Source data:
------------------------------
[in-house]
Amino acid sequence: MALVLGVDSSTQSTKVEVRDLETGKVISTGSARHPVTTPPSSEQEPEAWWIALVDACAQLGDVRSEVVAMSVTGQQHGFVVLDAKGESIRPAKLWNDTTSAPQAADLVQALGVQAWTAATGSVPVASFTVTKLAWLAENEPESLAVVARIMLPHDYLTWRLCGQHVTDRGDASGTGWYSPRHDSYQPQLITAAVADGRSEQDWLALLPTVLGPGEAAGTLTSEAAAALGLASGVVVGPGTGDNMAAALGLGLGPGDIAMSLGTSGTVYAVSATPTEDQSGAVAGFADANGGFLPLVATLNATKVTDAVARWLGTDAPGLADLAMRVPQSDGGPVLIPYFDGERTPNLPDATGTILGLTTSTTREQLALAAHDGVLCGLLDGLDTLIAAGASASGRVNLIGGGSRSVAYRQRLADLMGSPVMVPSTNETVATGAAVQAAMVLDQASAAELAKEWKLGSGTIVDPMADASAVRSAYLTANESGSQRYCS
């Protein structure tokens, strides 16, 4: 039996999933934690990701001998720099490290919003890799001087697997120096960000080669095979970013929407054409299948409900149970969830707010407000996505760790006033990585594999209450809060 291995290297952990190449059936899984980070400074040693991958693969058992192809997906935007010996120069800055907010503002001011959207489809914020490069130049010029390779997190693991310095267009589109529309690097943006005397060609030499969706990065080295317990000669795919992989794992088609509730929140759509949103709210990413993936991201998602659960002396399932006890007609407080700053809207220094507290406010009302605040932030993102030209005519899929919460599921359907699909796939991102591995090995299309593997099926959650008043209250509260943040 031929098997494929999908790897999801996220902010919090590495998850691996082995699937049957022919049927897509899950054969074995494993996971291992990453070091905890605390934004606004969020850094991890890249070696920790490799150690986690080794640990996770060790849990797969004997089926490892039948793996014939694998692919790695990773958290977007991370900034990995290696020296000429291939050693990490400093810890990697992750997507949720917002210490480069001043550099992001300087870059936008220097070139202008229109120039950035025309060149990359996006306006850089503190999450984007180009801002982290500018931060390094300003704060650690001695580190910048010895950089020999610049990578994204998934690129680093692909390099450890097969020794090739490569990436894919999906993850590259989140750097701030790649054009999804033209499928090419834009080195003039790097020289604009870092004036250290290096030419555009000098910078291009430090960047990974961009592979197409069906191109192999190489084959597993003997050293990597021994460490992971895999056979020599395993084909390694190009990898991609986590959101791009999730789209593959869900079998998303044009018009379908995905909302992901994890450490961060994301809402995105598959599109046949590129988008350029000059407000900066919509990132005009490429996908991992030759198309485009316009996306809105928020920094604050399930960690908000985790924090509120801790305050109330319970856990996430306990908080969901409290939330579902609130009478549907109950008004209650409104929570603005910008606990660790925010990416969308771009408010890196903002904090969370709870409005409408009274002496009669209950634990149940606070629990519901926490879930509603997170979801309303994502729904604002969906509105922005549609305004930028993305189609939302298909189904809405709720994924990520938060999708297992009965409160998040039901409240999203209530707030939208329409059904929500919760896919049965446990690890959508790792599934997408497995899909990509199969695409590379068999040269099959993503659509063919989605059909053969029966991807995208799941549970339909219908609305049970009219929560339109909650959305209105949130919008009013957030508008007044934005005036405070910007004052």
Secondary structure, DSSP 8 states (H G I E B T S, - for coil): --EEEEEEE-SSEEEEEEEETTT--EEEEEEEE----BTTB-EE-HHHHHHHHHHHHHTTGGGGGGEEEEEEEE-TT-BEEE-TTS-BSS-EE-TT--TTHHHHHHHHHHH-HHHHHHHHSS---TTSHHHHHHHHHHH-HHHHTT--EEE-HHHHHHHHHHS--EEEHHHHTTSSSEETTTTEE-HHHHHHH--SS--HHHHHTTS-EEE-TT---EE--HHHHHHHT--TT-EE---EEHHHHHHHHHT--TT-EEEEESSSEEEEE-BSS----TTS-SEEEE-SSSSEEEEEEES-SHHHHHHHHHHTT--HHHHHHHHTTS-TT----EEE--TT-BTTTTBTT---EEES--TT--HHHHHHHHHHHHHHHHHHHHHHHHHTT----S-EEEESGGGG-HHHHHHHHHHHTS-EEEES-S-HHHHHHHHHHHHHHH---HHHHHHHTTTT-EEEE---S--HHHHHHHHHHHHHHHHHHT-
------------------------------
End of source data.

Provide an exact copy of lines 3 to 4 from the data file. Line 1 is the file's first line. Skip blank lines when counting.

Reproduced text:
């Protein structure tokens, strides 16, 4: 039996999933934690990701001998720099490290919003890799001087697997120096960000080669095979970013929407054409299948409900149970969830707010407000996505760790006033990585594999209450809060 291995290297952990190449059936899984980070400074040693991958693969058992192809997906935007010996120069800055907010503002001011959207489809914020490069130049010029390779997190693991310095267009589109529309690097943006005397060609030499969706990065080295317990000669795919992989794992088609509730929140759509949103709210990413993936991201998602659960002396399932006890007609407080700053809207220094507290406010009302605040932030993102030209005519899929919460599921359907699909796939991102591995090995299309593997099926959650008043209250509260943040 031929098997494929999908790897999801996220902010919090590495998850691996082995699937049957022919049927897509899950054969074995494993996971291992990453070091905890605390934004606004969020850094991890890249070696920790490799150690986690080794640990996770060790849990797969004997089926490892039948793996014939694998692919790695990773958290977007991370900034990995290696020296000429291939050693990490400093810890990697992750997507949720917002210490480069001043550099992001300087870059936008220097070139202008229109120039950035025309060149990359996006306006850089503190999450984007180009801002982290500018931060390094300003704060650690001695580190910048010895950089020999610049990578994204998934690129680093692909390099450890097969020794090739490569990436894919999906993850590259989140750097701030790649054009999804033209499928090419834009080195003039790097020289604009870092004036250290290096030419555009000098910078291009430090960047990974961009592979197409069906191109192999190489084959597993003997050293990597021994460490992971895999056979020599395993084909390694190009990898991609986590959101791009999730789209593959869900079998998303044009018009379908995905909302992901994890450490961060994301809402995105598959599109046949590129988008350029000059407000900066919509990132005009490429996908991992030759198309485009316009996306809105928020920094604050399930960690908000985790924090509120801790305050109330319970856990996430306990908080969901409290939330579902609130009478549907109950008004209650409104929570603005910008606990660790925010990416969308771009408010890196903002904090969370709870409005409408009274002496009669209950634990149940606070629990519901926490879930509603997170979801309303994502729904604002969906509105922005549609305004930028993305189609939302298909189904809405709720994924990520938060999708297992009965409160998040039901409240999203209530707030939208329409059904929500919760896919049965446990690890959508790792599934997408497995899909990509199969695409590379068999040269099959993503659509063919989605059909053969029966991807995208799941549970339909219908609305049970009219929560339109909650959305209105949130919008009013957030508008007044934005005036405070910007004052």
Secondary structure, DSSP 8 states (H G I E B T S, - for coil): --EEEEEEE-SSEEEEEEEETTT--EEEEEEEE----BTTB-EE-HHHHHHHHHHHHHTTGGGGGGEEEEEEEE-TT-BEEE-TTS-BSS-EE-TT--TTHHHHHHHHHHH-HHHHHHHHSS---TTSHHHHHHHHHHH-HHHHTT--EEE-HHHHHHHHHHS--EEEHHHHTTSSSEETTTTEE-HHHHHHH--SS--HHHHHTTS-EEE-TT---EE--HHHHHHHT--TT-EE---EEHHHHHHHHHT--TT-EEEEESSSEEEEE-BSS----TTS-SEEEE-SSSSEEEEEEES-SHHHHHHHHHHTT--HHHHHHHHTTS-TT----EEE--TT-BTTTTBTT---EEES--TT--HHHHHHHHHHHHHHHHHHHHHHHHHTT----S-EEEESGGGG-HHHHHHHHHHHTS-EEEES-S-HHHHHHHHHHHHHHH---HHHHHHHTTTT-EEEE---S--HHHHHHHHHHHHHHHHHHT-